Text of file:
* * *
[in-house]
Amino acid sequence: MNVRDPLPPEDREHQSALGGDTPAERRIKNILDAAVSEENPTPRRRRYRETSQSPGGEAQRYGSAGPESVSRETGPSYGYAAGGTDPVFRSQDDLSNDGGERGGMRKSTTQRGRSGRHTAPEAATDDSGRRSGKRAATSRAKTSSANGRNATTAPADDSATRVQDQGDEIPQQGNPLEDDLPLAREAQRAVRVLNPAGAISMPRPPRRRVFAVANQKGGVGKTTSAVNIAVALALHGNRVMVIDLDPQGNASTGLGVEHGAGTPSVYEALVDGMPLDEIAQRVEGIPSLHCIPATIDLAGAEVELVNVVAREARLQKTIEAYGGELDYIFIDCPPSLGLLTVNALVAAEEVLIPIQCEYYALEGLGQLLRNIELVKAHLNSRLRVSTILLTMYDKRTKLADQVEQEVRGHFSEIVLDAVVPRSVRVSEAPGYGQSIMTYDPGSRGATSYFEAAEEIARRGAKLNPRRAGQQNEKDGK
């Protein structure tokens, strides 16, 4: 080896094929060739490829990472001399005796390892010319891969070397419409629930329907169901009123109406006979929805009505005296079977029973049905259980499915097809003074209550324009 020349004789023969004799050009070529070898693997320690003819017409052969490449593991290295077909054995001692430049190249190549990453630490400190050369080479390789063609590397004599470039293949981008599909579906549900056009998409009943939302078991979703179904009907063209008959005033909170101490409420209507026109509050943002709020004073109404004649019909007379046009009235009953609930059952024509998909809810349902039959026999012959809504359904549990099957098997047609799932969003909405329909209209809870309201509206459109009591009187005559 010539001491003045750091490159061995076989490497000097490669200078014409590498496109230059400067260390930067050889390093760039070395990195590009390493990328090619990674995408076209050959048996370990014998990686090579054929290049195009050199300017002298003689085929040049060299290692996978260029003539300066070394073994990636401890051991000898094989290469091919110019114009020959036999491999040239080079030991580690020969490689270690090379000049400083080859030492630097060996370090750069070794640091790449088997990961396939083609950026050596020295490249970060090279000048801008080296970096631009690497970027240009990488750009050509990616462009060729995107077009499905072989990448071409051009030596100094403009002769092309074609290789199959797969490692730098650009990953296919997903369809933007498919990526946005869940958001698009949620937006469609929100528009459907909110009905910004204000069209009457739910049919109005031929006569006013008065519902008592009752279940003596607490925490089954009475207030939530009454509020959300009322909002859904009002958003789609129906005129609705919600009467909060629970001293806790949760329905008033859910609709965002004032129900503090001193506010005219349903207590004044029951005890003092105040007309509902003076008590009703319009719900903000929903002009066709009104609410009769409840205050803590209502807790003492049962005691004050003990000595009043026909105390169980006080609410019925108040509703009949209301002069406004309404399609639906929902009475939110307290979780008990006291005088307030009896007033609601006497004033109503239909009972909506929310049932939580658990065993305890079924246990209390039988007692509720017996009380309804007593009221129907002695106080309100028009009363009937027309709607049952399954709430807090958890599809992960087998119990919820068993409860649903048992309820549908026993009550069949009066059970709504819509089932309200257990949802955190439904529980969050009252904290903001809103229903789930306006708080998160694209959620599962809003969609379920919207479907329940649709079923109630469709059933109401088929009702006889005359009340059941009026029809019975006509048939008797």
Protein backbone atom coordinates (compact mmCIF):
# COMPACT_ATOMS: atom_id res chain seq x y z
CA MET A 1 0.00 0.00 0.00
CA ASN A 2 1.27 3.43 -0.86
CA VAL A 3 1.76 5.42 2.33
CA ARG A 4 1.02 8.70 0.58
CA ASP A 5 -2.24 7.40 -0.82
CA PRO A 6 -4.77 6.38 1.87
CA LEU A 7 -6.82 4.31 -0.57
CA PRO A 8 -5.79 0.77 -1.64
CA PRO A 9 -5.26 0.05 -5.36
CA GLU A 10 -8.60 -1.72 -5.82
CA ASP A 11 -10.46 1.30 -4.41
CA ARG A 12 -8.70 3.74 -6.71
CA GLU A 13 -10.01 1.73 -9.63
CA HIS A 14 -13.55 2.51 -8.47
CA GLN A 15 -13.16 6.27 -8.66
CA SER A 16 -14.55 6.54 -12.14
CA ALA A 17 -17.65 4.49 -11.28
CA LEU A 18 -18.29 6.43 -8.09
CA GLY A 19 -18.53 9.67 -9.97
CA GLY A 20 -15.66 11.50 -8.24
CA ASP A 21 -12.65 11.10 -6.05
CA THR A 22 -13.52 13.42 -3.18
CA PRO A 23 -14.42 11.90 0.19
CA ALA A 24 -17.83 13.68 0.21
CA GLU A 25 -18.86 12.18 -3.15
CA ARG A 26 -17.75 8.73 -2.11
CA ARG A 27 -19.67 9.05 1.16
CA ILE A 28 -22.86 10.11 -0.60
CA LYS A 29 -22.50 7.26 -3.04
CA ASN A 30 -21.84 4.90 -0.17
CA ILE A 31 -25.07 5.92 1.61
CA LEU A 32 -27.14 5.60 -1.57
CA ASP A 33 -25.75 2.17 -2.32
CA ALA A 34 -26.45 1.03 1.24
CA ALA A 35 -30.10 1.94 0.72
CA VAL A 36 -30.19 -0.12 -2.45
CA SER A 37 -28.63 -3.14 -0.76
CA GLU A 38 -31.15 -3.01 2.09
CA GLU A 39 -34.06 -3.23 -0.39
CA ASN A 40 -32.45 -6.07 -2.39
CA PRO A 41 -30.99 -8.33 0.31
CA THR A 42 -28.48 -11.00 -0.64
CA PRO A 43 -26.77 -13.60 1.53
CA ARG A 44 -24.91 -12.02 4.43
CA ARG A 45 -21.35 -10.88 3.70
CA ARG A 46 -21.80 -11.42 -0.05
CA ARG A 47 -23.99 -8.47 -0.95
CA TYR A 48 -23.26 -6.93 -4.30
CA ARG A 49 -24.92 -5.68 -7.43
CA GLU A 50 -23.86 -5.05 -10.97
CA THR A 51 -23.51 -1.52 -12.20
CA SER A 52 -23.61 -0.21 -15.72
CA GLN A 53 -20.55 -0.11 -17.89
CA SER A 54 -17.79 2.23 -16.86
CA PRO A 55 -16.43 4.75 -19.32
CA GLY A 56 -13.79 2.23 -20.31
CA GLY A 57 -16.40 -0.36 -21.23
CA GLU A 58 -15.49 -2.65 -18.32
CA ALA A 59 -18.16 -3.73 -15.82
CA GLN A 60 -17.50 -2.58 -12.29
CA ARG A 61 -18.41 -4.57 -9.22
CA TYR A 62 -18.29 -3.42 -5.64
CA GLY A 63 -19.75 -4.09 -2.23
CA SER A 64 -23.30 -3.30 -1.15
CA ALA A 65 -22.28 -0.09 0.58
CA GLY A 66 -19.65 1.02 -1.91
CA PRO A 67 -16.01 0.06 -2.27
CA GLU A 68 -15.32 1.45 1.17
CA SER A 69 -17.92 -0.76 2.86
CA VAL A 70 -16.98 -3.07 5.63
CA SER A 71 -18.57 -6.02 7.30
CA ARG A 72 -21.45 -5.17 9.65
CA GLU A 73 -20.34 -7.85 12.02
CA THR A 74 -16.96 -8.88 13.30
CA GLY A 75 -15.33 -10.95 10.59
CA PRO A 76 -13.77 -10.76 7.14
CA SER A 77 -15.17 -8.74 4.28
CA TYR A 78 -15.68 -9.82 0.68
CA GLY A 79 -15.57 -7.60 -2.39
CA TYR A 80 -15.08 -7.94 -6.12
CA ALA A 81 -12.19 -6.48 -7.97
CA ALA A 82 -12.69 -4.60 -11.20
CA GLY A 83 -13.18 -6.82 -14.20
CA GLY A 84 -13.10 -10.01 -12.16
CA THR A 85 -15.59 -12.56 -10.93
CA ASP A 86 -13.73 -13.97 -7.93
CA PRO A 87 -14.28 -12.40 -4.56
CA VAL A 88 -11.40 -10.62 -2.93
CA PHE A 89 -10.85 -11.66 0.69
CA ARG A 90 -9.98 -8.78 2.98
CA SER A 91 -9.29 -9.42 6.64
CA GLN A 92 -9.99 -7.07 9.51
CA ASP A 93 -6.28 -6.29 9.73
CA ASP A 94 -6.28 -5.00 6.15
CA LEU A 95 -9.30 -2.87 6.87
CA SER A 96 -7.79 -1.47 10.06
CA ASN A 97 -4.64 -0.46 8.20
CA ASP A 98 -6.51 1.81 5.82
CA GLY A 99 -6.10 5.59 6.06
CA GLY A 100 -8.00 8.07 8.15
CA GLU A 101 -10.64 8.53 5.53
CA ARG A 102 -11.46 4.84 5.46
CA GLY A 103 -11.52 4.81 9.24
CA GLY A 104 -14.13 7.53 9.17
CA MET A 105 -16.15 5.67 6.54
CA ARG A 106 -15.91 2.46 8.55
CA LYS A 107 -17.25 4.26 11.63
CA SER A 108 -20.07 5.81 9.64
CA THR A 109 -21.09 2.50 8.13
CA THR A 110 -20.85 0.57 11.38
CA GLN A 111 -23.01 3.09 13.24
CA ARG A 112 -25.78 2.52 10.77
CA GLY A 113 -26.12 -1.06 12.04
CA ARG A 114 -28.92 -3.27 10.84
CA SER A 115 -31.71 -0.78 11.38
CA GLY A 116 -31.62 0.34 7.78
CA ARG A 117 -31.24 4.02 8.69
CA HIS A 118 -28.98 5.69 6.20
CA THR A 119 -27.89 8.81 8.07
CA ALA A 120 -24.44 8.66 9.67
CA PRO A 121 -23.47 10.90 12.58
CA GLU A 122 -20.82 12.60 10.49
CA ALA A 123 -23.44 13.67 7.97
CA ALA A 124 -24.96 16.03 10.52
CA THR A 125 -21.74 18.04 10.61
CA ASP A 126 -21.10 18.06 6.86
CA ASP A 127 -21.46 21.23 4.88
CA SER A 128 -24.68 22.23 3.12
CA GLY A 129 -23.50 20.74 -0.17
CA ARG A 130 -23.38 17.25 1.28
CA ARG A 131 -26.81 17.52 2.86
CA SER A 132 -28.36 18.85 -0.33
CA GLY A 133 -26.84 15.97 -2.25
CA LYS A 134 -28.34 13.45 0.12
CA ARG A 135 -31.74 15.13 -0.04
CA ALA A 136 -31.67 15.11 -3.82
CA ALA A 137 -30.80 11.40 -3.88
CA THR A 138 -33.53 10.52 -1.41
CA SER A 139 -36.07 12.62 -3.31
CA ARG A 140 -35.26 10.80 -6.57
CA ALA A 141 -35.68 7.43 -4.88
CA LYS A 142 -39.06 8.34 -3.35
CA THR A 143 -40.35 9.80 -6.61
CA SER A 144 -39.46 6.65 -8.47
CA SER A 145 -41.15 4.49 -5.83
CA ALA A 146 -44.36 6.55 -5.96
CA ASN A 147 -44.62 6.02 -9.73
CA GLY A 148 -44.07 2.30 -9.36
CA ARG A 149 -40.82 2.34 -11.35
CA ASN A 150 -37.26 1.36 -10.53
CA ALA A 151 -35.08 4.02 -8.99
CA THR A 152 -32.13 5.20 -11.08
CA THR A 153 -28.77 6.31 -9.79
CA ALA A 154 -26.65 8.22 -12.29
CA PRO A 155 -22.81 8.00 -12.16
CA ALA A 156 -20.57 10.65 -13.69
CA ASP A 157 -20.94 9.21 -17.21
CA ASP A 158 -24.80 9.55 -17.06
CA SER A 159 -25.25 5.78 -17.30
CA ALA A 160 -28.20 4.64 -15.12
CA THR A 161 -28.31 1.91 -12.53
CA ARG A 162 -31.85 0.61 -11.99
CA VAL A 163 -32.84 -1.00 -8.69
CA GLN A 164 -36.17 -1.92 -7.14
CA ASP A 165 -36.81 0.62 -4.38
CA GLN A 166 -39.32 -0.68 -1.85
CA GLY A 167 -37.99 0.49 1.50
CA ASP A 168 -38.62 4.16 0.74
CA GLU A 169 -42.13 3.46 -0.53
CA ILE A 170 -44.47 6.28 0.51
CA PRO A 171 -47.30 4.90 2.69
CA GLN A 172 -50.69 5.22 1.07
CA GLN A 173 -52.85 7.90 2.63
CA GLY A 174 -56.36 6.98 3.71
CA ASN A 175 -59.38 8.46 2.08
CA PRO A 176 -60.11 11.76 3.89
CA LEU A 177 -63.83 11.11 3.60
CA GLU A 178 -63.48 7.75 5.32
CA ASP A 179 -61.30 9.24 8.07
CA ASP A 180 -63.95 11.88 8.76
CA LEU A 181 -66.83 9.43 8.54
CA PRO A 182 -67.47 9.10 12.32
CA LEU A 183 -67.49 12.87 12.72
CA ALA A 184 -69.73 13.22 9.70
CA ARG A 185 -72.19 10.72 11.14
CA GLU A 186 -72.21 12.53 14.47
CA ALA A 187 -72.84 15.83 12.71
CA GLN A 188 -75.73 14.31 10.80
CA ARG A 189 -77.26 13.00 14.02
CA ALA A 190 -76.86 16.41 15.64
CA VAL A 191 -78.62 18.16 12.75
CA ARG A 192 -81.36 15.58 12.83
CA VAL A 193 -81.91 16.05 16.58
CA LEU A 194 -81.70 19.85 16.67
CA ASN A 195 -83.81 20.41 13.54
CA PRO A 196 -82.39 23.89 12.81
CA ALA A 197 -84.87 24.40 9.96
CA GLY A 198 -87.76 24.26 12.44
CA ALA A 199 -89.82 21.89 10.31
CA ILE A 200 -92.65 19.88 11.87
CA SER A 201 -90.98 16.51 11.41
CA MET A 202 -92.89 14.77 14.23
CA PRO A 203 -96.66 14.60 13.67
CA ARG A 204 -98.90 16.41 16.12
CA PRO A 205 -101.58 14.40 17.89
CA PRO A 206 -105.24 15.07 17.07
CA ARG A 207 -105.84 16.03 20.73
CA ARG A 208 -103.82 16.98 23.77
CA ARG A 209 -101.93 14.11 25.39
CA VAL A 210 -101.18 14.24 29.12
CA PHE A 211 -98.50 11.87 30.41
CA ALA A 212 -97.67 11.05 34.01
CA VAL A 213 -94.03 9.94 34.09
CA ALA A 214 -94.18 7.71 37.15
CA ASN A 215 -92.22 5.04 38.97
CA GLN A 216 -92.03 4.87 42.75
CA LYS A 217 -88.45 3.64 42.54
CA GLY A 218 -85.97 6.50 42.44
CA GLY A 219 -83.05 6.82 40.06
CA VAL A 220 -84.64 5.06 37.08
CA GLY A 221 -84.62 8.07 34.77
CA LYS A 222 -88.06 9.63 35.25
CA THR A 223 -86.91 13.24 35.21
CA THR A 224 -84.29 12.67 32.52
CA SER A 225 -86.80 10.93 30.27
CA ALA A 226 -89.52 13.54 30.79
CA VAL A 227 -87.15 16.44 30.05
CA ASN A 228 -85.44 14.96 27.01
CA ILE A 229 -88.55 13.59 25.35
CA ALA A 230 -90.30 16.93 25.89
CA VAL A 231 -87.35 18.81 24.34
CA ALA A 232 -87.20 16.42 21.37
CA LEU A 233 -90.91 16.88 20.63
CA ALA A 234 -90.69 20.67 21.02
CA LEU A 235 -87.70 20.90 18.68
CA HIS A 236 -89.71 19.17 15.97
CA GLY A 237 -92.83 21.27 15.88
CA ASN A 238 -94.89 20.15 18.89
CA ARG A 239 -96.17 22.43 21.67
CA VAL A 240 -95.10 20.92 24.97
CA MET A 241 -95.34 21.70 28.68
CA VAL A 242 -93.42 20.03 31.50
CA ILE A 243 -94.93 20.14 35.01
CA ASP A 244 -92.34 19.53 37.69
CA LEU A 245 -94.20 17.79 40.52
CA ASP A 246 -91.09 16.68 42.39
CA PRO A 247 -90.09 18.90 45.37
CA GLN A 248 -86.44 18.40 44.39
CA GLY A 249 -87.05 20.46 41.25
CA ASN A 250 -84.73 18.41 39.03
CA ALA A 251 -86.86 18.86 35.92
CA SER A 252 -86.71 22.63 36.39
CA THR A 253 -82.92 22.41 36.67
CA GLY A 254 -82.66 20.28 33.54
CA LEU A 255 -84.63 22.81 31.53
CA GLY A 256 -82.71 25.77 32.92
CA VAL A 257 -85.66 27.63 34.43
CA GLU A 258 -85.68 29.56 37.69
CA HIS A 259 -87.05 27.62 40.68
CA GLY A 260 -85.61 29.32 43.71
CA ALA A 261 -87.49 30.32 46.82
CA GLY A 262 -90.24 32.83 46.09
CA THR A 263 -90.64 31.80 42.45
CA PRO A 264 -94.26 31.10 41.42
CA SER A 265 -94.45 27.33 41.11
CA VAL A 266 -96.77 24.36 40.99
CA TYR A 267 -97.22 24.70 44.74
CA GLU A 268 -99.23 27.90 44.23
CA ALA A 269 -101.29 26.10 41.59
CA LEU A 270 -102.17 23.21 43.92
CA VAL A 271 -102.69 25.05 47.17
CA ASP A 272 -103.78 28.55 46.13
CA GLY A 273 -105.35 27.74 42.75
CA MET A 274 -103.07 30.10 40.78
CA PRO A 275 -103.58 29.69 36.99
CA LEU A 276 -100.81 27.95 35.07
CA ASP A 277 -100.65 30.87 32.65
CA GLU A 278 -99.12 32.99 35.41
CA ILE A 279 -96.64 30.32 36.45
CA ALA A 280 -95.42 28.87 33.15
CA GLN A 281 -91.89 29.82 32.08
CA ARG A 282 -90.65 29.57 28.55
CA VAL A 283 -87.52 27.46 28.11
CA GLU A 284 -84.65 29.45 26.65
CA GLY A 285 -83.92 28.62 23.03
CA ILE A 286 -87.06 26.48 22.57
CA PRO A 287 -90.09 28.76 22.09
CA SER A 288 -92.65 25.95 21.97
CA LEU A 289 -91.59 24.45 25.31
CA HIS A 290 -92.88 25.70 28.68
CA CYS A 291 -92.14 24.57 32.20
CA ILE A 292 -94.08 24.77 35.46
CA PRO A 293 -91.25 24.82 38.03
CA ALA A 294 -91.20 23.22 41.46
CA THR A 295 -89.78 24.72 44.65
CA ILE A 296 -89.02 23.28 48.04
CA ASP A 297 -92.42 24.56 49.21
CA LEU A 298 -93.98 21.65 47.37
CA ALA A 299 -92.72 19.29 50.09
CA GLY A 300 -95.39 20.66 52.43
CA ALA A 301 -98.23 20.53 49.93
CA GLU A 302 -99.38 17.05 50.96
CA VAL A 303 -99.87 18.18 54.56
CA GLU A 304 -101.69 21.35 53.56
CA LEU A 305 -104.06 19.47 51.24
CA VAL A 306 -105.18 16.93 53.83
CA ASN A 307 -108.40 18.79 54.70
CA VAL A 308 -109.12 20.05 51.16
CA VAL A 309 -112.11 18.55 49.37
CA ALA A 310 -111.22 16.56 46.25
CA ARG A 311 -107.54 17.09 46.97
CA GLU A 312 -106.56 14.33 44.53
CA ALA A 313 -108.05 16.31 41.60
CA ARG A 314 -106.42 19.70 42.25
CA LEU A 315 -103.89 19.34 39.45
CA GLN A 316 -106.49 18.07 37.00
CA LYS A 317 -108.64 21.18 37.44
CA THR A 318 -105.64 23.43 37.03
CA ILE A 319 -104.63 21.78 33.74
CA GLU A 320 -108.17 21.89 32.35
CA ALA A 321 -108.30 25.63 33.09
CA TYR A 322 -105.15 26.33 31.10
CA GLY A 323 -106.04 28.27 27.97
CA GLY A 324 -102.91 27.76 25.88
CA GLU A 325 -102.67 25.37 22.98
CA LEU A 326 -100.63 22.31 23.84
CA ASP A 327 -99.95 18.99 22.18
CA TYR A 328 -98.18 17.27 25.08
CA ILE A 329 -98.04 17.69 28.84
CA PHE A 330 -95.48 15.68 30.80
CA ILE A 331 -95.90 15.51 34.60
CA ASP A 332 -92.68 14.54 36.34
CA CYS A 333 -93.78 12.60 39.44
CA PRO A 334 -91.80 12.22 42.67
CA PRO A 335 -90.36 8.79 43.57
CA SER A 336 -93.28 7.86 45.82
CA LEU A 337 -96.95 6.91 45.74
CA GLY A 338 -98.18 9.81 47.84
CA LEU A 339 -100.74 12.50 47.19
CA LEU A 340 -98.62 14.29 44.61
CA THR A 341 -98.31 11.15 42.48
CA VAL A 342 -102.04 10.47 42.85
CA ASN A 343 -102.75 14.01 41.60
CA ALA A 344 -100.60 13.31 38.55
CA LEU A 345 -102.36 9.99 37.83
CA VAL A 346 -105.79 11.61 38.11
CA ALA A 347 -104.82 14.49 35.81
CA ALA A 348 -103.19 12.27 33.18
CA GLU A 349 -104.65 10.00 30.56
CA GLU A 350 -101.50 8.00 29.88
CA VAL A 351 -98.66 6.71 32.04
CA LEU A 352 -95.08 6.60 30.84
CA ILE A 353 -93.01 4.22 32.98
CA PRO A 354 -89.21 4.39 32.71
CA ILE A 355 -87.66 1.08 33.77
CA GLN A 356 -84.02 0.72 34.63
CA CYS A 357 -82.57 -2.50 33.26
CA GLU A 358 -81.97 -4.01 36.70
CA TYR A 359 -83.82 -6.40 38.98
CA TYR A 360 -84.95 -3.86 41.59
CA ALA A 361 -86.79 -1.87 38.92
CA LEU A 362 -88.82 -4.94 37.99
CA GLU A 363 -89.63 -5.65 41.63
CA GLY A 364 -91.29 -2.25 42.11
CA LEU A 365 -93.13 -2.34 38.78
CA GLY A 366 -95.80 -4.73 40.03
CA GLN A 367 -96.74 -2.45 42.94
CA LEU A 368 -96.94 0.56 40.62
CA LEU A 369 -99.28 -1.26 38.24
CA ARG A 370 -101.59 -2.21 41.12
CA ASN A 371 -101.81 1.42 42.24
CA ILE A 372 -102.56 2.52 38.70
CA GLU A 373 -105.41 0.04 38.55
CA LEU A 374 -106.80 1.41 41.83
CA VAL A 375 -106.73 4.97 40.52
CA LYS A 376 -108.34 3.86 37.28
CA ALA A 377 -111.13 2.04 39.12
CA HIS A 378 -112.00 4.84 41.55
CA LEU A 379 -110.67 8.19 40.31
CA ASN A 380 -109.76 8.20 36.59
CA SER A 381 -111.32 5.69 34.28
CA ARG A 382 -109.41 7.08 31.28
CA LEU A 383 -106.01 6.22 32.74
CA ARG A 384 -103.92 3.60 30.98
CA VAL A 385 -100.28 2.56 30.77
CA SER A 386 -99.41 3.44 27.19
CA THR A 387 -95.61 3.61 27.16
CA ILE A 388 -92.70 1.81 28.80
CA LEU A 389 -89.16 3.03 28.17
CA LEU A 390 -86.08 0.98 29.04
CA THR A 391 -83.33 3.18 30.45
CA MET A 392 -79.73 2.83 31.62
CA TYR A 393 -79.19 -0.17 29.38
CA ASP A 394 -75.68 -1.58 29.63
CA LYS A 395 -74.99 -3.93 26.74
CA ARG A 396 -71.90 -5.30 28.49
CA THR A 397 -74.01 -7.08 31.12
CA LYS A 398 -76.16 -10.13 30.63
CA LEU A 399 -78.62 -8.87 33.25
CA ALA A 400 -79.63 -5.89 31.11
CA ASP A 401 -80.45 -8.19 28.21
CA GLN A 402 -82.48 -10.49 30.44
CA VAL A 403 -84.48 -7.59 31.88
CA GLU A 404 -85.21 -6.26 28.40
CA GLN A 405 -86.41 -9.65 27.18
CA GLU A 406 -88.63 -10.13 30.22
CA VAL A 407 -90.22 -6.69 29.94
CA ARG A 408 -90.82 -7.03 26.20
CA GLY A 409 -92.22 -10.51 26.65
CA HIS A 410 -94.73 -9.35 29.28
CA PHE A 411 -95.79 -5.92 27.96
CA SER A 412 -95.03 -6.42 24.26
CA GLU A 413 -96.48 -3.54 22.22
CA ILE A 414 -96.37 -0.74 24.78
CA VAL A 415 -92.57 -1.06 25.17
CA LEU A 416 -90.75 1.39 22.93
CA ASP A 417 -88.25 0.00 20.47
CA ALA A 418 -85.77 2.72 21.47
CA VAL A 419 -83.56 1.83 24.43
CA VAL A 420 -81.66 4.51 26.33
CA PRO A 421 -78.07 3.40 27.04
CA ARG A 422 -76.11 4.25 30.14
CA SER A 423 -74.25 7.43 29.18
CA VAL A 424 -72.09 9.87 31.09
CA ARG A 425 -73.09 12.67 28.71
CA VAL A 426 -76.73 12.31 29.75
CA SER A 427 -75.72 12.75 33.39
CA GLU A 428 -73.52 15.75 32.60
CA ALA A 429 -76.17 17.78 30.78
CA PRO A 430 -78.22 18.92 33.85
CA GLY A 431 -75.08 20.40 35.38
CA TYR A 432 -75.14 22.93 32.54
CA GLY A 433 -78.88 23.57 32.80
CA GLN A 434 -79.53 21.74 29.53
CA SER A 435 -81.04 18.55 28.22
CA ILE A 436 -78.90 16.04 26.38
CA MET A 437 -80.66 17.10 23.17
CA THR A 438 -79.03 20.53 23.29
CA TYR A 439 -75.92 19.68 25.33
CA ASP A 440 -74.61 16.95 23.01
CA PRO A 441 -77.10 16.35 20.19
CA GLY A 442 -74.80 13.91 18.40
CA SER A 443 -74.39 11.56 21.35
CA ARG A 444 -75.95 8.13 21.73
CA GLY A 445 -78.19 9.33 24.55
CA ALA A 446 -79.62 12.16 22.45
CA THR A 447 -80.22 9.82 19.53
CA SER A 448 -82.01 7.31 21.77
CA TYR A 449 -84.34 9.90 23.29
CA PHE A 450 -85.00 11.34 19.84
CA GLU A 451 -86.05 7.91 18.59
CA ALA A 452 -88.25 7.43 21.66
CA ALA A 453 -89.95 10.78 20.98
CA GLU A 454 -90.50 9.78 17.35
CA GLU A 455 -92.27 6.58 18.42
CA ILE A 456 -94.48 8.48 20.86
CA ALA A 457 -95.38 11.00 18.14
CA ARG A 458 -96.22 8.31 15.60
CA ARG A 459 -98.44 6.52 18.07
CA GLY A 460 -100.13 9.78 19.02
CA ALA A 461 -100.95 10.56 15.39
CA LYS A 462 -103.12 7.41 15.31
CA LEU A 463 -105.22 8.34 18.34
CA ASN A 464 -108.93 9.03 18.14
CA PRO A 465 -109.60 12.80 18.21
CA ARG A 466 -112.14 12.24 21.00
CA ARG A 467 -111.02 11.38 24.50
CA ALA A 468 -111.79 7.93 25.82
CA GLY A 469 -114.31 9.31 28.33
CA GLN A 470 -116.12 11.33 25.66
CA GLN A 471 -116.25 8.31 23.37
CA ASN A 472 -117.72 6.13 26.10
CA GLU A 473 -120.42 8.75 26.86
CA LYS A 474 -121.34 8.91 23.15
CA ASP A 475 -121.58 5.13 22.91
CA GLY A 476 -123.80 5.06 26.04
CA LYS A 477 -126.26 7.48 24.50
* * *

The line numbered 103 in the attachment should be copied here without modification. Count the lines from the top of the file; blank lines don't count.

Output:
CA ASP A 98 -6.51 1.81 5.82